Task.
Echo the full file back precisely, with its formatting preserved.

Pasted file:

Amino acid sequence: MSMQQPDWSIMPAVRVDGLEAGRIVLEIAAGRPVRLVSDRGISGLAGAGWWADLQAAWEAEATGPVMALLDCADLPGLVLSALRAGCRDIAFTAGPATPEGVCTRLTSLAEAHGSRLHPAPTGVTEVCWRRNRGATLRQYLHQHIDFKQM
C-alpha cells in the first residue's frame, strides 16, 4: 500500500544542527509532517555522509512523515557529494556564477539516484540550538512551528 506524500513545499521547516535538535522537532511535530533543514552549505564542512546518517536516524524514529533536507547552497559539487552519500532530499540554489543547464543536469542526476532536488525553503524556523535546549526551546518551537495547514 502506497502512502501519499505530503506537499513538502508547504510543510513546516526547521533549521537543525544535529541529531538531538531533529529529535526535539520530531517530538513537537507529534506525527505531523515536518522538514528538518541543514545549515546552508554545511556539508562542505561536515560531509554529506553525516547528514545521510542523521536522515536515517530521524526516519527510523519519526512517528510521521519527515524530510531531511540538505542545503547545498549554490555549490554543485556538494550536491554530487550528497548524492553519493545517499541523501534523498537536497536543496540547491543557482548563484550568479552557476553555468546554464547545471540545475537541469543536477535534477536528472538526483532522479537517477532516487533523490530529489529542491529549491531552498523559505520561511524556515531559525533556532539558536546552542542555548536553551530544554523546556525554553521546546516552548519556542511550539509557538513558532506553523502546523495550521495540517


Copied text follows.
Amino acid sequence: MSMQQPDWSIMPAVRVDGLEAGRIVLEIAAGRPVRLVSDRGISGLAGAGWWADLQAAWEAEATGPVMALLDCADLPGLVLSALRAGCRDIAFTAGPATPEGVCTRLTSLAEAHGSRLHPAPTGVTEVCWRRNRGATLRQYLHQHIDFKQM
C-alpha cells in the first residue's frame, strides 16, 4: 500500500544542527509532517555522509512523515557529494556564477539516484540550538512551528 506524500513545499521547516535538535522537532511535530533543514552549505564542512546518517536516524524514529533536507547552497559539487552519500532530499540554489543547464543536469542526476532536488525553503524556523535546549526551546518551537495547514 502506497502512502501519499505530503506537499513538502508547504510543510513546516526547521533549521537543525544535529541529531538531538531533529529529535526535539520530531517530538513537537507529534506525527505531523515536518522538514528538518541543514545549515546552508554545511556539508562542505561536515560531509554529506553525516547528514545521510542523521536522515536515517530521524526516519527510523519519526512517528510521521519527515524530510531531511540538505542545503547545498549554490555549490554543485556538494550536491554530487550528497548524492553519493545517499541523501534523498537536497536543496540547491543557482548563484550568479552557476553555468546554464547545471540545475537541469543536477535534477536528472538526483532522479537517477532516487533523490530529489529542491529549491531552498523559505520561511524556515531559525533556532539558536546552542542555548536553551530544554523546556525554553521546546516552548519556542511550539509557538513558532506553523502546523495550521495540517